Some years ago I heard Abigail Disney speak about her documentary films and about her belief in the importance of telling women's stories. She had made a film about women and war, she said, because women have...
Let’s face it, Father’s Day always feels like something of a lesser holiday, compared to Mother’s Day. Mother’s Day is hyped weeks in advance, with everyone from Hallmark to FDS to Home Depot hawking...
I almost never do this, pull narrative from the comment section of this site and present it alongside my own narrative, because that just seems so meta, although maybe I should, because it’s not like I don’t get meta – that whole last post was about as meta as it gets – and anyway so much of the commentary that you all contribute here is just so ridiculously smart, so I really should just get over myself and my conviction that I’m the lone storyteller here and that it’s not a good blog week if I don’t post a picture of my babies and just let you guys do more of the talking. Because, seriously:
My mother was and still is an inveterate teller of tall tales, especially in conversation with children. She delights in the wide-eyed fascination of children with all things fantastic, and decided very early in her career as a mother that it was part of her job to keep the eyes of her own children and those of any children who accidentally wandered into range of hearing as wide as possible.
Accordingly, I grew up in a home in which it seemed entirely possible that there were sea creatures living in the plumbing and gnomes hiding in the closets. There were fairies and elves and imps and other magical creatures in the woods behind our house, and they lived in harmony with the animals there – the squirrels and birds that I saw every day, and the raccoons and skunks that I saw less often but knew well from the tracks in our backyard, tracks that my mother was very careful to point out and explain as evidence of the late-night forest creature moondances that occurred a few times each month. I knew that the forest creatures maintained harmony in their community through the frequent town-hall meetings that they held in a mossy stump – I knew this because my mother showed me exactly where they all sat during these meetings and held up various broken twigs and branches (used as benches) as evidence. I knew that I should never, ever pick toadstools, because if I did so I would be destroying the shelter of the littlest creatures of the forest.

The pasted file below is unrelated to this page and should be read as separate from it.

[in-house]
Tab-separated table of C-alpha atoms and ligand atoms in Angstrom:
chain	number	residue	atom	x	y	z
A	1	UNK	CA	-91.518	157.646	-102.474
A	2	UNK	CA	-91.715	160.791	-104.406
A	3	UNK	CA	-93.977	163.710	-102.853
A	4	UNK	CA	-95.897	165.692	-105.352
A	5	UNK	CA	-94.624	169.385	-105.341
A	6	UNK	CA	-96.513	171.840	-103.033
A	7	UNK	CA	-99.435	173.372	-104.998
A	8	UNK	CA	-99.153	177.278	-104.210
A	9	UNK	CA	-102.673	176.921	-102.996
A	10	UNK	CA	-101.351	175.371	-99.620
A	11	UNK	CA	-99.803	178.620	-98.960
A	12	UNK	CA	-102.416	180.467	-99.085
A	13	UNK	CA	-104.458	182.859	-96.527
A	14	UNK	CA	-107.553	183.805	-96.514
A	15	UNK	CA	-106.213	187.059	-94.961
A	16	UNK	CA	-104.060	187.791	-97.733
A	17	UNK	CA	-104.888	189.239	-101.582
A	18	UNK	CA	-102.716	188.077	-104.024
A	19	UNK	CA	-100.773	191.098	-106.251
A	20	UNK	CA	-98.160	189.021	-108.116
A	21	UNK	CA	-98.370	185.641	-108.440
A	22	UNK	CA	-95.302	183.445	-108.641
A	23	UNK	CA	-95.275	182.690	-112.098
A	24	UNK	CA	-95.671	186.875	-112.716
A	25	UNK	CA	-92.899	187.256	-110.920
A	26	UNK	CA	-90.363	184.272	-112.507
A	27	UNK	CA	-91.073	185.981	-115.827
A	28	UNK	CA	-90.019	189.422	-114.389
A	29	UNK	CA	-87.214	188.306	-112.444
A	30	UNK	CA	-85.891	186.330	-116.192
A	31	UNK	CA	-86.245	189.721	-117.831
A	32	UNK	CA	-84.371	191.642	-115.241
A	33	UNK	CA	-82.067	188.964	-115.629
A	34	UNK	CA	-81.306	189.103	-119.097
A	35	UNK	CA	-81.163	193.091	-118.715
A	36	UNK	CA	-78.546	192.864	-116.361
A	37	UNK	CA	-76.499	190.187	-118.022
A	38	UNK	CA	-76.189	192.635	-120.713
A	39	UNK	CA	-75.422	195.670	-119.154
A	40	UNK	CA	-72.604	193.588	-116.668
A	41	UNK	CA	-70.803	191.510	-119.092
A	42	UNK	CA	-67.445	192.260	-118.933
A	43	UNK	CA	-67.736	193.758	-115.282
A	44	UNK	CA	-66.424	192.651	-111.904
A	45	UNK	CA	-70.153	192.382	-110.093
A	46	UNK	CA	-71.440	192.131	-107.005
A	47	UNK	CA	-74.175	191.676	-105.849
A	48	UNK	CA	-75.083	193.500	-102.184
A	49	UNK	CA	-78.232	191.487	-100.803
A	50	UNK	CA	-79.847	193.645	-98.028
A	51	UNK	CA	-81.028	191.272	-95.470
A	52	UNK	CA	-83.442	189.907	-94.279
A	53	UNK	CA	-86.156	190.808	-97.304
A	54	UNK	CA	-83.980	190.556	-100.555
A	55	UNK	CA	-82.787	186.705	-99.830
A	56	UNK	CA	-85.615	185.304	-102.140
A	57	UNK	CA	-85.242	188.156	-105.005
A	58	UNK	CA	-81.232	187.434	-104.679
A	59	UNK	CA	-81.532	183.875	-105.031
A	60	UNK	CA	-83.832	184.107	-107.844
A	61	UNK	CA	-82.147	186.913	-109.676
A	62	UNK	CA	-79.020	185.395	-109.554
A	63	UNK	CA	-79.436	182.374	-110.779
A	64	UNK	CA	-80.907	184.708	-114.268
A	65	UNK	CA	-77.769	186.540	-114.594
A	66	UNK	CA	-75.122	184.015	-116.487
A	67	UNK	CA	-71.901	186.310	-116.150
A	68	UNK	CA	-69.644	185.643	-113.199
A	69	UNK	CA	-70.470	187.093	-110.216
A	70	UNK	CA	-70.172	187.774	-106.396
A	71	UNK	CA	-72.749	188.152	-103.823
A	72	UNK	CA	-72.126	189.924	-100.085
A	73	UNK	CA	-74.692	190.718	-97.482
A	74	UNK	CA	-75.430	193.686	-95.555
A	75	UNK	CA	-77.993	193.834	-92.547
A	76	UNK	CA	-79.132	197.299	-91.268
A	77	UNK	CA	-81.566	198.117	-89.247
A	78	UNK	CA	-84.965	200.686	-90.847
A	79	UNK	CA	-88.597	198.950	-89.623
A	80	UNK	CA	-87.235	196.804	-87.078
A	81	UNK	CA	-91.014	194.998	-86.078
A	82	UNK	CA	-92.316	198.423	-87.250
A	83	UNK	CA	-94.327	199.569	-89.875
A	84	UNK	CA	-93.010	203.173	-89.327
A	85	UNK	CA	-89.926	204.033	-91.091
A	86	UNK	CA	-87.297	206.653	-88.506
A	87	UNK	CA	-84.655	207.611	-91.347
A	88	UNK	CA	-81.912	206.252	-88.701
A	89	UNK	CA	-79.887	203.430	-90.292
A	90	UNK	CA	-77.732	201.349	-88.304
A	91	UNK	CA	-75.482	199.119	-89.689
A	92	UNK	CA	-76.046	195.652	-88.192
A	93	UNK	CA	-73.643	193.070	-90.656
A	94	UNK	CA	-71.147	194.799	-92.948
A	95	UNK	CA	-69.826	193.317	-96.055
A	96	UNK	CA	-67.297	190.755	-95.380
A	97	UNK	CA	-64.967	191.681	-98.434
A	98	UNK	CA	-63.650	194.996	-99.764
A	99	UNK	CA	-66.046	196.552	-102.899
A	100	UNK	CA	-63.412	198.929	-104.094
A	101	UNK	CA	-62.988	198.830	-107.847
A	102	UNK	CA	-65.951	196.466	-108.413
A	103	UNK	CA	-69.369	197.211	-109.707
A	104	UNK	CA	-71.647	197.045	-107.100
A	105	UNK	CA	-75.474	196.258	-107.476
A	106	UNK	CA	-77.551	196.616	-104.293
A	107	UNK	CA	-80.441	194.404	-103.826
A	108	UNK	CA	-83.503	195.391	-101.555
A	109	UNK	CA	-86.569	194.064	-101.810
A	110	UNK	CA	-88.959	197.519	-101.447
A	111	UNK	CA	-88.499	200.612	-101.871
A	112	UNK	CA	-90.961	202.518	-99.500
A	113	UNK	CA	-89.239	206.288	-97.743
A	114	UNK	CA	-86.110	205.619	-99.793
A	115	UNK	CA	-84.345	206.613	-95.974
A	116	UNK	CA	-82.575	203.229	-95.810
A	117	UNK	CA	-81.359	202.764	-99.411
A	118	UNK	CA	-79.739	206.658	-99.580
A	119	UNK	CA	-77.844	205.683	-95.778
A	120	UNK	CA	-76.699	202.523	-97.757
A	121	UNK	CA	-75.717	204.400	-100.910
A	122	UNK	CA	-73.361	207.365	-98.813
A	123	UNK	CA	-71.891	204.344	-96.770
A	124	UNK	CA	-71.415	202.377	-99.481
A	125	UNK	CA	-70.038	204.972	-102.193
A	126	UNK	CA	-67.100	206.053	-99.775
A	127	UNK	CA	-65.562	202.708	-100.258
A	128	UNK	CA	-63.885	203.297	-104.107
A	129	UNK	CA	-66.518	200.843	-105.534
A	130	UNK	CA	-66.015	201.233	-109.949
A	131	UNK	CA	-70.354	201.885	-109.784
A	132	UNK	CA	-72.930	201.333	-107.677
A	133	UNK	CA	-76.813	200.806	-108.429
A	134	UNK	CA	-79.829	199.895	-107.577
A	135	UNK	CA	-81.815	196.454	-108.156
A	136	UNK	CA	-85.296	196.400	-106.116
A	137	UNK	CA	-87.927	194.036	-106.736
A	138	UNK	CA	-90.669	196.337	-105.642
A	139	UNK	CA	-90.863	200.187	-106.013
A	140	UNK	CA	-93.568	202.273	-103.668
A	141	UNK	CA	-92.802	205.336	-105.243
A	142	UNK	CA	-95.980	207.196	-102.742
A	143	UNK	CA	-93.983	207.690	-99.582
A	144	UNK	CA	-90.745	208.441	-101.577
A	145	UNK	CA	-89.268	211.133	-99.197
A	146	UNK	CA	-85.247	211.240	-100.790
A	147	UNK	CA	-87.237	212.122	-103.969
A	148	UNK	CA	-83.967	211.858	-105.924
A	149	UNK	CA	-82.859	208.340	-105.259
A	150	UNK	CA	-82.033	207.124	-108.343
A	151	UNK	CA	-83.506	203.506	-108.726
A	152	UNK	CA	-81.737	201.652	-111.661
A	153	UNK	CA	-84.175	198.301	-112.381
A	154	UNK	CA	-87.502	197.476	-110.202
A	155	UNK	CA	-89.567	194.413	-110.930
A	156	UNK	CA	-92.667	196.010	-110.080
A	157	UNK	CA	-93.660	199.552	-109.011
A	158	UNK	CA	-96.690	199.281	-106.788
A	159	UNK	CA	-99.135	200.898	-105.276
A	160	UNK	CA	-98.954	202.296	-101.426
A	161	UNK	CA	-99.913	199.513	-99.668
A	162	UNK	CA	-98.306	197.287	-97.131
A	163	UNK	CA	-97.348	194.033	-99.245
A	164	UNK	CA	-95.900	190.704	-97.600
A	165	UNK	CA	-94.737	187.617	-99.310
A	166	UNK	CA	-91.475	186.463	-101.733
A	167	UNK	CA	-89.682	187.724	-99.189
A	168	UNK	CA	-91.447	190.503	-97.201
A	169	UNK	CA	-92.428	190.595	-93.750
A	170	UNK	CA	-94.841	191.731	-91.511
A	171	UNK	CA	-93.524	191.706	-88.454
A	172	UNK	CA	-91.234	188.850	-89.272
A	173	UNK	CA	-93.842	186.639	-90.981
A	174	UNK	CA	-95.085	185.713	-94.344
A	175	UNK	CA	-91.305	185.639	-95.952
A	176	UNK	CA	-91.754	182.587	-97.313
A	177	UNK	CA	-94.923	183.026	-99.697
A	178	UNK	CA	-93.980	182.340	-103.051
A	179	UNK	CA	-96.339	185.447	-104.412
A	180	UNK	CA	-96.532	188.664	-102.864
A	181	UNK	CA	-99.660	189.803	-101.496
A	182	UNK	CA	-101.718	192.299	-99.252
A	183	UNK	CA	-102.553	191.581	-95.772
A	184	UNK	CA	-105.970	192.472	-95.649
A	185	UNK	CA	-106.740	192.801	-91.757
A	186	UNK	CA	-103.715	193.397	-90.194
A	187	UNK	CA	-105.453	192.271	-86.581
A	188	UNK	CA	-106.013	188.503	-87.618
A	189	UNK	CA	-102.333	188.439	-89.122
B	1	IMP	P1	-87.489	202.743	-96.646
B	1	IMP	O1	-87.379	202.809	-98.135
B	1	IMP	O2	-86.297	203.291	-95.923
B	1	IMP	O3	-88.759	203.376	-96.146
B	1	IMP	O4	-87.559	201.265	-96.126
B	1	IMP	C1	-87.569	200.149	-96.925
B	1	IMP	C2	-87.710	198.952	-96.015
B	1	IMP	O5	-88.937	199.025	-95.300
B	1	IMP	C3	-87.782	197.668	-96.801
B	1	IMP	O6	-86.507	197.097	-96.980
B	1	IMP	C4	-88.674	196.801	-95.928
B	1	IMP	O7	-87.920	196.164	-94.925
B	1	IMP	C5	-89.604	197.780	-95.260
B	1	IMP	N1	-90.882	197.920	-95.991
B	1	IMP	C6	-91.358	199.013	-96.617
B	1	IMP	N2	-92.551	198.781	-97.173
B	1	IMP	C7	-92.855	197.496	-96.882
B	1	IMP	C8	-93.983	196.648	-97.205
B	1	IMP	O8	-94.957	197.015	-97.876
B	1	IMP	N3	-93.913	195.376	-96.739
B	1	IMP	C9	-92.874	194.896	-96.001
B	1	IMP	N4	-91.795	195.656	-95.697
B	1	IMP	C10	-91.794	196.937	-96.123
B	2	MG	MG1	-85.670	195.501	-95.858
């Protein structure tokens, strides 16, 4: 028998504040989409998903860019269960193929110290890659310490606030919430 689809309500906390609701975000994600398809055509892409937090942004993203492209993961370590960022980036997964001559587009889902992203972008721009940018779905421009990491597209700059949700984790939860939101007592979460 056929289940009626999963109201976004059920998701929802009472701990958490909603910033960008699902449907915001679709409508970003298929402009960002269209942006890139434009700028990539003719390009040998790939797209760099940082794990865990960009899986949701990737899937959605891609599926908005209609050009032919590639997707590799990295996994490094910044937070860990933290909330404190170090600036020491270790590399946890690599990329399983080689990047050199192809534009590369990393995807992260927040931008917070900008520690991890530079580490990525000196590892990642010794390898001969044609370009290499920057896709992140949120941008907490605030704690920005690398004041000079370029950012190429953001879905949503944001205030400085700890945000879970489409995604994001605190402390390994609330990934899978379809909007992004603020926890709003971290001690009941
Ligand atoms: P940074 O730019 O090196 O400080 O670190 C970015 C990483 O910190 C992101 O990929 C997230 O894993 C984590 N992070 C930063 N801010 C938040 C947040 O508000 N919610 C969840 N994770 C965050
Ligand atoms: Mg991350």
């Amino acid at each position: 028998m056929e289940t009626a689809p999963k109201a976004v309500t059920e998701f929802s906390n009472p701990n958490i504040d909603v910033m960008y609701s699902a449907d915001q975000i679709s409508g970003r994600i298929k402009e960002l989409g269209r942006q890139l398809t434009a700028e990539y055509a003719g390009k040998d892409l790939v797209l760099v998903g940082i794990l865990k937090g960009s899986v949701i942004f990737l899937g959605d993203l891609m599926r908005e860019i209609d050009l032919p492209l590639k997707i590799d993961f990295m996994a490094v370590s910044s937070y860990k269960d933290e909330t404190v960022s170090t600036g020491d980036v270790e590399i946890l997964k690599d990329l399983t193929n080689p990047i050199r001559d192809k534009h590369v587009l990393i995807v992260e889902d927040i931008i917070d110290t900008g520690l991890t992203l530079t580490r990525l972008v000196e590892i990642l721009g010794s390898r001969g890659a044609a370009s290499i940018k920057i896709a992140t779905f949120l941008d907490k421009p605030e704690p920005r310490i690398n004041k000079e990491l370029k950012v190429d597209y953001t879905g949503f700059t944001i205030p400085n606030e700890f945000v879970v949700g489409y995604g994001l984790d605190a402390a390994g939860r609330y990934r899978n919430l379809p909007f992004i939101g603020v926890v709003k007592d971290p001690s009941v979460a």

I also knew that my sister and I came from a cabbage patch, and that if we unscrewed our bellybuttons, our bums would fall off. When I got old enough to start doubting these tales, I would confront my mother upon each telling: are you telling me a story?
Of course I am, my darling, she’d reply. But that doesn’t mean that I’m not telling you the truth.
When I received the call telling me that my father had died, I cried. I cried loud, I cried hard, I fell to the ground and clutched at my aching chest and I wailed. And then, curled up on the floor, phone in hand, I tweeted.
I tweeted because it was instinct. I tweeted because it was the only thing that I could think of to do. I tweeted because I needed to get the words that were reverberating in my head and smashing against the walls of my mind out out out and into the world so that I could step back and see them/hear them/feel them and know that they weren’t just the narrative of some nightmare conjured up by that corner of my soul that holds and nurtures its darkest fears. I needed to face the words, and know that they were true. I needed to take control of the narration of the terrible story that was unfolding. I needed to speak. I needed to write.